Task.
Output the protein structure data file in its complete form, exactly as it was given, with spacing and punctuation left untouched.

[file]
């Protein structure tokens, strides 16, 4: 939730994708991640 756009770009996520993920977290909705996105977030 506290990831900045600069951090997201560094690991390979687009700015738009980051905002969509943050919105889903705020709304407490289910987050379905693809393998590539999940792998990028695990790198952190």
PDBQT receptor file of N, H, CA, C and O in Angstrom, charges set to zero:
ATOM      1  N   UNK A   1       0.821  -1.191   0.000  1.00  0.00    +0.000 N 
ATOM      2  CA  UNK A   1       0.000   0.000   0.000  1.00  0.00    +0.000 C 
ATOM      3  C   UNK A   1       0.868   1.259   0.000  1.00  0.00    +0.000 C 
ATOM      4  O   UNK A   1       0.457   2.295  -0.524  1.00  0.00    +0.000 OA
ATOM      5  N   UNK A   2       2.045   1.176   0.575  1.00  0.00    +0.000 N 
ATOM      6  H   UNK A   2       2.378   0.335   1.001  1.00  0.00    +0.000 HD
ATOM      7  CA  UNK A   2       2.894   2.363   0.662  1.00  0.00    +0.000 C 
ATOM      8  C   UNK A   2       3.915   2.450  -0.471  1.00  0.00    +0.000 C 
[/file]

């Protein structure tokens, strides 16, 4: 939730994708991640 756009770009996520993920977290909705996105977030 506290990831900045600069951090997201560094690991390979687009700015738009980051905002969509943050919105889903705020709304407490289910987050379905693809393998590539999940792998990028695990790198952190």
PDBQT receptor file of N, H, CA, C and O in Angstrom, charges set to zero:
ATOM      1  N   UNK A   1       0.821  -1.191   0.000  1.00  0.00    +0.000 N 
ATOM      2  CA  UNK A   1       0.000   0.000   0.000  1.00  0.00    +0.000 C 
ATOM      3  C   UNK A   1       0.868   1.259   0.000  1.00  0.00    +0.000 C 
ATOM      4  O   UNK A   1       0.457   2.295  -0.524  1.00  0.00    +0.000 OA
ATOM      5  N   UNK A   2       2.045   1.176   0.575  1.00  0.00    +0.000 N 
ATOM      6  H   UNK A   2       2.378   0.335   1.001  1.00  0.00    +0.000 HD
ATOM      7  CA  UNK A   2       2.894   2.363   0.662  1.00  0.00    +0.000 C 
ATOM      8  C   UNK A   2       3.915   2.450  -0.471  1.00  0.00    +0.000 C 